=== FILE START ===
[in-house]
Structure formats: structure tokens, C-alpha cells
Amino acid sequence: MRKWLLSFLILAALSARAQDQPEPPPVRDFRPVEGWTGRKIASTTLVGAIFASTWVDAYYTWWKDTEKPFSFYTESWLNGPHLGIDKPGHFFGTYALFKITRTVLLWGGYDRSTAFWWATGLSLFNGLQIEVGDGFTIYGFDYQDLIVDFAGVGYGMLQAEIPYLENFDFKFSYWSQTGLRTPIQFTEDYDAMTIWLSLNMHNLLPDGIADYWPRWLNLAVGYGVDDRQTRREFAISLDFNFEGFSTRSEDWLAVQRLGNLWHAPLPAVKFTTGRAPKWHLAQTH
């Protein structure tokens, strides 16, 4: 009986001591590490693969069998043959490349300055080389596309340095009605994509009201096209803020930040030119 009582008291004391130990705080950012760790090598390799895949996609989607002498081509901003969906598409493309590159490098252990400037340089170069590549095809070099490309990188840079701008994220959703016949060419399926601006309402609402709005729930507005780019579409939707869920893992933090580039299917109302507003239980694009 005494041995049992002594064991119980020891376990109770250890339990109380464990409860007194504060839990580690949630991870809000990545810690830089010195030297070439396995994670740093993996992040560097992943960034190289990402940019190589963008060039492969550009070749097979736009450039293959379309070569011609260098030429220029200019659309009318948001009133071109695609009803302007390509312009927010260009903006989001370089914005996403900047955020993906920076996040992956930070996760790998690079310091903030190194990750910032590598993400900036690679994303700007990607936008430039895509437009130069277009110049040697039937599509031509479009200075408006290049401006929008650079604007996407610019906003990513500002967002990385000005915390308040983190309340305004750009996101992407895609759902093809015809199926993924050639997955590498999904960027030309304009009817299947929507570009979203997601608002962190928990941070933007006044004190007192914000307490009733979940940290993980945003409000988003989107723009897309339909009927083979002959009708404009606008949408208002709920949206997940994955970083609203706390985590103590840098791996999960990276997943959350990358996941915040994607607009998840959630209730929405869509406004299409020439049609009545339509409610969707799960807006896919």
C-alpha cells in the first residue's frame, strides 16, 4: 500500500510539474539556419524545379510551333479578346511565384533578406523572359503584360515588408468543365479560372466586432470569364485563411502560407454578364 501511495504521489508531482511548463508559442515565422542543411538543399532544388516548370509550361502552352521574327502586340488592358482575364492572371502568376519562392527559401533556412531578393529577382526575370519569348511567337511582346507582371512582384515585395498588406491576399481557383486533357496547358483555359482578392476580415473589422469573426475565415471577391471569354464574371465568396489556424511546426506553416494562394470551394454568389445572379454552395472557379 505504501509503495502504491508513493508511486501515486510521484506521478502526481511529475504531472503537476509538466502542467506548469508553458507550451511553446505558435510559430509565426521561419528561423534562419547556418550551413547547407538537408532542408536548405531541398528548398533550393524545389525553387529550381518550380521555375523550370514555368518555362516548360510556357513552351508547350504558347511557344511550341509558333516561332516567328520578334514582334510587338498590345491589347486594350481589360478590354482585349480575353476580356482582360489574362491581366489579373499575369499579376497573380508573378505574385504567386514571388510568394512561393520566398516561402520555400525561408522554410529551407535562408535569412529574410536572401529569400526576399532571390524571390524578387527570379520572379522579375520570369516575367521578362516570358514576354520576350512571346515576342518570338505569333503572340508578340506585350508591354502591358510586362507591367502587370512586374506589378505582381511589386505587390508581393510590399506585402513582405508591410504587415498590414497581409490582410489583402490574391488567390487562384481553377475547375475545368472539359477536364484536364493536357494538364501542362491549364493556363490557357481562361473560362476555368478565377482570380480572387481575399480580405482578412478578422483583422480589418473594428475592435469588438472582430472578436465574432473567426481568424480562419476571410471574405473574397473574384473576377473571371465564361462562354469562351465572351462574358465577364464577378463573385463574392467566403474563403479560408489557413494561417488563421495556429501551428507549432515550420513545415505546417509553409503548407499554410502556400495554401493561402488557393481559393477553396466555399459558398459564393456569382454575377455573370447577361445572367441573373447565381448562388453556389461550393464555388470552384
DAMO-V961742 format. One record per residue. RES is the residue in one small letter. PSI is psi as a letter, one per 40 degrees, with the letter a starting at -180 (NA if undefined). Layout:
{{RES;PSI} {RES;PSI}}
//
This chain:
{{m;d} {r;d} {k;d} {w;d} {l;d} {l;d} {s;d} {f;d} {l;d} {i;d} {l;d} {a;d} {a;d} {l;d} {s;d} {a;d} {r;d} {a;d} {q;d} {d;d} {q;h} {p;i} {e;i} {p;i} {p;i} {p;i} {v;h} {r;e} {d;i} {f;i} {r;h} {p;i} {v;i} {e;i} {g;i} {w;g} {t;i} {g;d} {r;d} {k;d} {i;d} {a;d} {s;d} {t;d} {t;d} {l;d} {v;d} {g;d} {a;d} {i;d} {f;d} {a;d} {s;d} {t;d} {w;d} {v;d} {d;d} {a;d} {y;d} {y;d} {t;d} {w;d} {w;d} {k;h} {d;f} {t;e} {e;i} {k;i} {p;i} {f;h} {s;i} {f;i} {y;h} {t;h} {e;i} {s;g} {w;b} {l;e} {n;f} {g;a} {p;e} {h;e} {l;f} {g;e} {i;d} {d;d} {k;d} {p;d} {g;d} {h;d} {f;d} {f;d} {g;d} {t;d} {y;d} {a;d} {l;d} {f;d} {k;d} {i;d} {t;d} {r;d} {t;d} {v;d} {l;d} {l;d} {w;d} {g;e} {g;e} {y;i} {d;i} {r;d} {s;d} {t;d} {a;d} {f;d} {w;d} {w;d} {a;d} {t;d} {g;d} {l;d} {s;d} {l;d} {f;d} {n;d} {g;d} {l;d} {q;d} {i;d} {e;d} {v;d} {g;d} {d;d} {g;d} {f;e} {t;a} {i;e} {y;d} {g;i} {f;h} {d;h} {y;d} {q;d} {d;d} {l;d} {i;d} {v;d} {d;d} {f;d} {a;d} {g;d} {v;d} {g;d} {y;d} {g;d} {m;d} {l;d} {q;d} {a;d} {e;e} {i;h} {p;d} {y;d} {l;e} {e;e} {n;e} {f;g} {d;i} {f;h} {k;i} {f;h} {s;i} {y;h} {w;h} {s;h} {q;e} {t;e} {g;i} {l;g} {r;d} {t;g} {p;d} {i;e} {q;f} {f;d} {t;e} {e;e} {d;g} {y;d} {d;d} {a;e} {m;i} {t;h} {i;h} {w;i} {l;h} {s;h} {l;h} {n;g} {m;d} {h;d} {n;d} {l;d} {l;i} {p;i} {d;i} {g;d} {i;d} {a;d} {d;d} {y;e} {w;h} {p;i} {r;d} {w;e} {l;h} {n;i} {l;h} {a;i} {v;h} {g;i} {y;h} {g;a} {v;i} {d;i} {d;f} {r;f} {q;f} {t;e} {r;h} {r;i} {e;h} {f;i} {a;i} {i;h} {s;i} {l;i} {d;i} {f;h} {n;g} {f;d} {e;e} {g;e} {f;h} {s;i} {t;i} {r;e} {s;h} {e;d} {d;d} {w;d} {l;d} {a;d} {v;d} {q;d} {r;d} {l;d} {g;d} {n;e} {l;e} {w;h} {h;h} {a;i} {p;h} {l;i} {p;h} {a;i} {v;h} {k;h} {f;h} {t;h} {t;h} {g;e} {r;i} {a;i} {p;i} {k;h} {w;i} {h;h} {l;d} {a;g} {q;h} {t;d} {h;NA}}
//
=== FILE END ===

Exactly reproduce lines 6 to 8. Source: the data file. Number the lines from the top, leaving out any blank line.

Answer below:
DAMO-V961742 format. One record per residue. RES is the residue in one small letter. PSI is psi as a letter, one per 40 degrees, with the letter a starting at -180 (NA if undefined). Layout:
{{RES;PSI} {RES;PSI}}
//